Use vintage glass for cabinet doors
Old panes bring vibrancy to new furniture
Synopsis: Old glass has ripples, bubbles, and flaws. It reflects and refracts light unpredictably. Sometimes it varies in thickness. In short, it’s much more interesting and attractive than the flawless glass you buy at the hardware store. So next time you are building a cabinet with divided-light doors, take a tip from Steve Latta and go for vintage glass. Here, he shares tips on how to find it, salvage it, clean it, cut it, and install it.
You took great care when you selected the wood for your new cabinet, and then you poured yourself into the milling, joinery, and assembly. Now that the divided-light doors are built, what will you do about the glass?
Glass purchased from the hardware store is sterile and lifeless; it takes more away from your piece than it contributes. Vintage glass, by contrast, has a vitality that adds something extra to the finished piece. old processes of making window glass produced panes with ripples and bubbles and varying thickness, and it is these blemishes that make old glass so vibrant. old panes reflect and refract light unpredictably, creating glints and shadows that make it a pleasure to open a door. In this article, I’ll tell you where to get old glass, how to salvage it from window frames, and how to work with it.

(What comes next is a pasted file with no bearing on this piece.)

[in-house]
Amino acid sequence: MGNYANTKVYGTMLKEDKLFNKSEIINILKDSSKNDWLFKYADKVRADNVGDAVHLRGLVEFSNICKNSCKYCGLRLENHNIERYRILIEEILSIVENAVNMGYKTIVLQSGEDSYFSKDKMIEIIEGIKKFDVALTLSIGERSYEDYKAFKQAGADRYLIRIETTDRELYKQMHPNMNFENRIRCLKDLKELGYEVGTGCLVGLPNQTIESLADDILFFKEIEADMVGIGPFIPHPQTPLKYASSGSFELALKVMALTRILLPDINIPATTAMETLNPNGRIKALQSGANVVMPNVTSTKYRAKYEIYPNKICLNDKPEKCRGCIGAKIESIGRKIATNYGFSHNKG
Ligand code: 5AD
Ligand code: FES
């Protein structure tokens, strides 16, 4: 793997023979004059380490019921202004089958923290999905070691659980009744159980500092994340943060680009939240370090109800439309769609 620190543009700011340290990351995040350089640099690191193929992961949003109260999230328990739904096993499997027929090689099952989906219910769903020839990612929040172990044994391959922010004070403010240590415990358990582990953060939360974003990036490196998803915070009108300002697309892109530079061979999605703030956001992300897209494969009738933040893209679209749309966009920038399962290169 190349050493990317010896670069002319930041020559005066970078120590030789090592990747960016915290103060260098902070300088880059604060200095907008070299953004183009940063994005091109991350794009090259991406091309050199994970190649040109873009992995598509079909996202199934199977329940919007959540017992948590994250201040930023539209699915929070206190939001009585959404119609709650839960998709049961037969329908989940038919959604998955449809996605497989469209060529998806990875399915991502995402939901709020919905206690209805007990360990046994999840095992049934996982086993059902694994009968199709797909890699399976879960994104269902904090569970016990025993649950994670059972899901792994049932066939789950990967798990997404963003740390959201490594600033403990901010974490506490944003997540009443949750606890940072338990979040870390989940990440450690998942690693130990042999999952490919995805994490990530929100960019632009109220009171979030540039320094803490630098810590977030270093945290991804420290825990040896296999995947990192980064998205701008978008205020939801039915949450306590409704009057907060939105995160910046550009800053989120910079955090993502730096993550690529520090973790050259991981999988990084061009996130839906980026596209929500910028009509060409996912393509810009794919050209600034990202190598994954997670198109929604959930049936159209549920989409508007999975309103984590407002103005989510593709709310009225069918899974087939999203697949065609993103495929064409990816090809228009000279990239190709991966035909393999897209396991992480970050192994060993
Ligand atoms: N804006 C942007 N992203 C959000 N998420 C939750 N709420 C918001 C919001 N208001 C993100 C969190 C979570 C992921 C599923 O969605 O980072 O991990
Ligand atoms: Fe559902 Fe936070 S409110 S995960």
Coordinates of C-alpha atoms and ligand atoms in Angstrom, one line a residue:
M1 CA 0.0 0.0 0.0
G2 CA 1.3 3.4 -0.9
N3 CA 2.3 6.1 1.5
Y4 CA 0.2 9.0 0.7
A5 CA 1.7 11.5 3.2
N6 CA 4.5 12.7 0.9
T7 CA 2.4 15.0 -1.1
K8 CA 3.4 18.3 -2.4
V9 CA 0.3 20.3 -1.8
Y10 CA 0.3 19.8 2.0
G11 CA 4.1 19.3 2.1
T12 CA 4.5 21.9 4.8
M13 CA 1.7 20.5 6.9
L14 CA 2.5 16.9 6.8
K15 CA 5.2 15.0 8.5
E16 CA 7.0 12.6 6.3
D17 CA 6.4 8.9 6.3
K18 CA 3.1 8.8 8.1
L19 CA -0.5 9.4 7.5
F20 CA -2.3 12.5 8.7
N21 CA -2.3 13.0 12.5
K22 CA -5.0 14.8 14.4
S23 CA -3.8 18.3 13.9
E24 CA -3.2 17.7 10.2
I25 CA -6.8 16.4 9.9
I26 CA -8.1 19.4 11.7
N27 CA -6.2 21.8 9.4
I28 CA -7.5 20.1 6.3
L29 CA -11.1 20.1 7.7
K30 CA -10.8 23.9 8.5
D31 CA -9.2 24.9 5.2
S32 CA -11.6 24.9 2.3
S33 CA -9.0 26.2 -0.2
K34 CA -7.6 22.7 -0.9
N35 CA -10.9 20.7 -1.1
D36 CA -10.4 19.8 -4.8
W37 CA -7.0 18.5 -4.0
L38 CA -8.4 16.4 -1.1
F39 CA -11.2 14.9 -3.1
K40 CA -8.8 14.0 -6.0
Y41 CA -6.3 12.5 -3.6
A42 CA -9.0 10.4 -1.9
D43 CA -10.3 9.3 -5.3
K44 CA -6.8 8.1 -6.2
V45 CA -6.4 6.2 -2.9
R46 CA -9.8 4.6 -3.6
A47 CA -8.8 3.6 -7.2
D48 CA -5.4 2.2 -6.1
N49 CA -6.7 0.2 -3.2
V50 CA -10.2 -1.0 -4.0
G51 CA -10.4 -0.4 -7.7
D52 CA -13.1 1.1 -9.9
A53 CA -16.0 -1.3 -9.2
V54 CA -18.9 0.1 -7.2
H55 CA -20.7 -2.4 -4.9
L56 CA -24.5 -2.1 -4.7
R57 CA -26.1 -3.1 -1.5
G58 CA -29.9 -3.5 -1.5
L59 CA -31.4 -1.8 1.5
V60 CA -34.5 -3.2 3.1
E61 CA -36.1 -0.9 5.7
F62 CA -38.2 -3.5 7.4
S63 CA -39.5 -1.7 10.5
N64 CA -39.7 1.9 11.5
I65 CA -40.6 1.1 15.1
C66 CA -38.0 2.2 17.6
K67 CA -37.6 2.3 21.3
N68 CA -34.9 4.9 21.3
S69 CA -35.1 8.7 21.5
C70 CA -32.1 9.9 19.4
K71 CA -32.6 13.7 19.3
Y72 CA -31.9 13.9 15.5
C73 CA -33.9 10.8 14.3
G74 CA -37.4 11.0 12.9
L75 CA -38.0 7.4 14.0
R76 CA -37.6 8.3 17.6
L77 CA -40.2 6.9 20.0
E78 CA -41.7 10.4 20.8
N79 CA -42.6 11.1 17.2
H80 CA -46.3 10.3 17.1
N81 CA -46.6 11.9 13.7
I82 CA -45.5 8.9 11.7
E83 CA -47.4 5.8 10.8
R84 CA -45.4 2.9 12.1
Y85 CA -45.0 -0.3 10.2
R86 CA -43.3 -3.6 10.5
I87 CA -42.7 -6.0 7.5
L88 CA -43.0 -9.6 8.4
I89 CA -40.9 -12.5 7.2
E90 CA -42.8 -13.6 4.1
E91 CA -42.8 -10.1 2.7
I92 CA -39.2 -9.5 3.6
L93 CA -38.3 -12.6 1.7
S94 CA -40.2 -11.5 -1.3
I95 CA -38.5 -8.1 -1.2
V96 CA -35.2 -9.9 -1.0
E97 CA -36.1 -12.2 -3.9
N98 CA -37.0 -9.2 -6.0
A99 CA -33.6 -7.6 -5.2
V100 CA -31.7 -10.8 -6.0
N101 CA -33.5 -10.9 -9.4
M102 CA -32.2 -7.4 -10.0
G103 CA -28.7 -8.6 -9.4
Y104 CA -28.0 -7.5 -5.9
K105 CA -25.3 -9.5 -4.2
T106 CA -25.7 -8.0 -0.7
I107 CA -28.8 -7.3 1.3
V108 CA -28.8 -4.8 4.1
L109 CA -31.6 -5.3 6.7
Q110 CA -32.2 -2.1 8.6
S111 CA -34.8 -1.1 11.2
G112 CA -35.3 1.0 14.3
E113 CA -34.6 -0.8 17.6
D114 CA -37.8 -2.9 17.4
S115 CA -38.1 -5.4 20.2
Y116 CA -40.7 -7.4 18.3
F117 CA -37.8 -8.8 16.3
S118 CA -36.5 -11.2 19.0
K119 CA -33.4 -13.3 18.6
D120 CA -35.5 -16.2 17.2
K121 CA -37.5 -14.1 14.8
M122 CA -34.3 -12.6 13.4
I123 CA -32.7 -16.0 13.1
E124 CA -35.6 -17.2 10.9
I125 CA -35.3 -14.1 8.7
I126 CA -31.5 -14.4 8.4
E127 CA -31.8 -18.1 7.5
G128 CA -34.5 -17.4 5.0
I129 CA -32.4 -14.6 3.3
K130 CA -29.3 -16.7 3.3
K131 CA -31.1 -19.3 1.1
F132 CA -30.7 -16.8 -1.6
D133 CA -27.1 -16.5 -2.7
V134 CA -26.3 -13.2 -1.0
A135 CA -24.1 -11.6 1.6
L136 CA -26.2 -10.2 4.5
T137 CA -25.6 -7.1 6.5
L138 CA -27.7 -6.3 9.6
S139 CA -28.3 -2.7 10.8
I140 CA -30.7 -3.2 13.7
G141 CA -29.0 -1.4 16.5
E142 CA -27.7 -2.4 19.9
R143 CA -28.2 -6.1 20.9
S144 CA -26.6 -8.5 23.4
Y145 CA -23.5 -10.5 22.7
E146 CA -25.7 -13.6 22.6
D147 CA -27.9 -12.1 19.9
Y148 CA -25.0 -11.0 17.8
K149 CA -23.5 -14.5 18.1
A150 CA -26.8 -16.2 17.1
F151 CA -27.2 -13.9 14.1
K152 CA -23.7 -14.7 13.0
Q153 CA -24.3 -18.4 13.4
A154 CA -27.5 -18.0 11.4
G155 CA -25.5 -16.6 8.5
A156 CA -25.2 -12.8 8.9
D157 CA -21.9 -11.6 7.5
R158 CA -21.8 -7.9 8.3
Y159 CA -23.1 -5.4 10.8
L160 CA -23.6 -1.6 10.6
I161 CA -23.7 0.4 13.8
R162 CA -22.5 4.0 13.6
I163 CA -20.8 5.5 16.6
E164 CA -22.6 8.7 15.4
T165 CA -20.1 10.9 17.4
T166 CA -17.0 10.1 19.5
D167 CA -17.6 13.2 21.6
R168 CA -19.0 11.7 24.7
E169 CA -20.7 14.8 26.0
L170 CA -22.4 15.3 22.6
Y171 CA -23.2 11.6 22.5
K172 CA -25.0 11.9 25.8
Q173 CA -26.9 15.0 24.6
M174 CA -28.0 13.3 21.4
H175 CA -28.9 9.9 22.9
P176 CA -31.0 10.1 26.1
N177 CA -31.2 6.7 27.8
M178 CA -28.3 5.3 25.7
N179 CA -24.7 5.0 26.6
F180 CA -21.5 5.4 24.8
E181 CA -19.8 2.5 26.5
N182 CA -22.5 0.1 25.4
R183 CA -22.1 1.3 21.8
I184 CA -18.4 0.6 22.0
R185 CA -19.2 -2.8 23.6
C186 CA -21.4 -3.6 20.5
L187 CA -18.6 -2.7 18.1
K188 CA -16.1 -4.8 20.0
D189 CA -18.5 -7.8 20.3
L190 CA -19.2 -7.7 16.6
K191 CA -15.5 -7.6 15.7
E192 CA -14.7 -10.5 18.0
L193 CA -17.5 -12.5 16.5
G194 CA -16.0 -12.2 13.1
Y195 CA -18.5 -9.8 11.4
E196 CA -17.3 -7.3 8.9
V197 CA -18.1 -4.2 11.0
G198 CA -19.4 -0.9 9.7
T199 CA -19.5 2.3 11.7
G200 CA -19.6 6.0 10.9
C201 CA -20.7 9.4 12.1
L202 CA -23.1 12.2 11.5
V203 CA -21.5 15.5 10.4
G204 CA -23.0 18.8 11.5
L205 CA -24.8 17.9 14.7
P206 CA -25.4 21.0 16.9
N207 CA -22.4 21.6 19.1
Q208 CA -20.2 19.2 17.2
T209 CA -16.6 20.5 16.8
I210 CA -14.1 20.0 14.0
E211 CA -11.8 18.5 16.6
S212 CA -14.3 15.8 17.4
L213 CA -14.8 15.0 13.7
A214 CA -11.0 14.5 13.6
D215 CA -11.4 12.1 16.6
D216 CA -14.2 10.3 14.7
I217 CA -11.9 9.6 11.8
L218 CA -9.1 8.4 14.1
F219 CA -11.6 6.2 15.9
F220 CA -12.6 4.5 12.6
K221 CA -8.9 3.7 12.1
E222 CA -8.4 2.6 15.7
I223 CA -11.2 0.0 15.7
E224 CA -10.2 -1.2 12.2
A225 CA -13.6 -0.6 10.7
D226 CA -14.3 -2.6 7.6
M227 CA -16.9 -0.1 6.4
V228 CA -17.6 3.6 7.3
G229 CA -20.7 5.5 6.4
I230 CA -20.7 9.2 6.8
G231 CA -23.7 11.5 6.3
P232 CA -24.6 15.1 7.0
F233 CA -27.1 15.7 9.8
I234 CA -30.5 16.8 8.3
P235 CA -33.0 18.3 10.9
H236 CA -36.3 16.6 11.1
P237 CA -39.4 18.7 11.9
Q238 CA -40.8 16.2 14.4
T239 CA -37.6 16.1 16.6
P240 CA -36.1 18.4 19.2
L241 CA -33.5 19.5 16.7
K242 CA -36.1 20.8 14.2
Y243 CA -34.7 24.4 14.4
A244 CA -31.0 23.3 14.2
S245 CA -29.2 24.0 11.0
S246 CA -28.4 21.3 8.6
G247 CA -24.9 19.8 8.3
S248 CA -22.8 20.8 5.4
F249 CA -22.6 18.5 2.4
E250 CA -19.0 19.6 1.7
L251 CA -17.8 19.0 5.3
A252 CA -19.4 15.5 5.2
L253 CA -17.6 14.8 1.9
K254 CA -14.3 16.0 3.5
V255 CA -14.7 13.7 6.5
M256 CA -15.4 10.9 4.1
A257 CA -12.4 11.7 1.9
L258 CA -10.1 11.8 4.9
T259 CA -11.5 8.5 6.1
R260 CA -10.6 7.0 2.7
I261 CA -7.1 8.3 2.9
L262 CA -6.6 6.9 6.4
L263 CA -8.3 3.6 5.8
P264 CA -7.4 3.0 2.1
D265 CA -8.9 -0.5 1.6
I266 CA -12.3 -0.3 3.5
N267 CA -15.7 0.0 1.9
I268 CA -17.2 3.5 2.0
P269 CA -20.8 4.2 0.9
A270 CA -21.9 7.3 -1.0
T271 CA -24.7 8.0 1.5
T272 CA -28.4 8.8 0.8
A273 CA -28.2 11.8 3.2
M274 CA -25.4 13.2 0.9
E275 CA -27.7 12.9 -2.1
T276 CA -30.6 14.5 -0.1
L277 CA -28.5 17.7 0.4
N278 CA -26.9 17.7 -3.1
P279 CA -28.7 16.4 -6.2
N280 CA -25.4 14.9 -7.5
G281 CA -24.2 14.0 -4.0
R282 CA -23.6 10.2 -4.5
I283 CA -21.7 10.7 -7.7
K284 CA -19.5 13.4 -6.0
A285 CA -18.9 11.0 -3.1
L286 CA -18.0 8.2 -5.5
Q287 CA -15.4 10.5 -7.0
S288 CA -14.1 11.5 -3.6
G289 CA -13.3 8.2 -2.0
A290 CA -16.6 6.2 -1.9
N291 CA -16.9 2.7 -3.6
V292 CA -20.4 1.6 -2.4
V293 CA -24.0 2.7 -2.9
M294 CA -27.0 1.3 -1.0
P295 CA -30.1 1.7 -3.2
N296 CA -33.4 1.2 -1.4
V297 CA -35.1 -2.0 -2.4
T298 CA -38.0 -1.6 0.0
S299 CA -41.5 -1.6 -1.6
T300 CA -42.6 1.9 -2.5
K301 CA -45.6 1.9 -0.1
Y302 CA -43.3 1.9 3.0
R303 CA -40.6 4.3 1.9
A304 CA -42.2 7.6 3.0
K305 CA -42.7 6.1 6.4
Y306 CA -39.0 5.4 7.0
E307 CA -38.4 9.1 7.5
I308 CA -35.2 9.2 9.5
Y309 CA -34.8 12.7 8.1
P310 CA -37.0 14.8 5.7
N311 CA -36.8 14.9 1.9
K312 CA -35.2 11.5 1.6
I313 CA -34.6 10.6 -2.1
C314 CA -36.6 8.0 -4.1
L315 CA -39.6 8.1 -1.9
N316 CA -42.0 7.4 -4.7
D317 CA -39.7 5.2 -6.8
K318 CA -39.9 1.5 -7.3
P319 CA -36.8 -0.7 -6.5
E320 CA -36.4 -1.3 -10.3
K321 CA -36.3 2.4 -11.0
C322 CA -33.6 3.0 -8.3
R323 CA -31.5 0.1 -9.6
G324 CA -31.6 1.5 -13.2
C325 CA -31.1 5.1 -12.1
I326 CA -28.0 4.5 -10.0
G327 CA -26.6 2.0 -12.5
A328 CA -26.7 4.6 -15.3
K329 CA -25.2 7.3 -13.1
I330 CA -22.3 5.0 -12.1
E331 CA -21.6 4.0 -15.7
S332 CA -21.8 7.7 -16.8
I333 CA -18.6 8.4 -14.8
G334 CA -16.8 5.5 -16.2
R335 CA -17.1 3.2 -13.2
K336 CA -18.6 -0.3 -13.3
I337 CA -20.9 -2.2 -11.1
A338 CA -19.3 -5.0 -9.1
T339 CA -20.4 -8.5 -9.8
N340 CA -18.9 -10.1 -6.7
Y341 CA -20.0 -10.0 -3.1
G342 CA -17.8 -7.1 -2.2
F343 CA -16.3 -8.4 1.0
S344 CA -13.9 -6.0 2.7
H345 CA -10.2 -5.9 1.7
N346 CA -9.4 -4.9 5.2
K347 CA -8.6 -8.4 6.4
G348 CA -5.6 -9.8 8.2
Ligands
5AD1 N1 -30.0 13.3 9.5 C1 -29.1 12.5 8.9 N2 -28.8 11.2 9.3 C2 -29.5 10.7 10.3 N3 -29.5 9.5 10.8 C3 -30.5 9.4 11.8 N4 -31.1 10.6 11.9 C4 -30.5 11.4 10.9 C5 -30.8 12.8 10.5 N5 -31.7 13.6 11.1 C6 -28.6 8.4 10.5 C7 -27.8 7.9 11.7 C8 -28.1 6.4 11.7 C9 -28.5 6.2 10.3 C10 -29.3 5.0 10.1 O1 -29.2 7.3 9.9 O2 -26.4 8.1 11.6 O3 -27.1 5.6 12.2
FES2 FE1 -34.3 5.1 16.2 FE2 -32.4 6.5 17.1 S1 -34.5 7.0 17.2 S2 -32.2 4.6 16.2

In search of old glass
The search for old glass is part of the fun of using it. Antique stores, junk shops, and flea markets often have old windows, and I typically pay between $15 and $25 per sash. Architectural salvage companies are another good source and often have a broader selection. once you’re on the lookout, you’ll also notice windows on the side of the road waiting for the garbage truck—this may be less predictable, but you…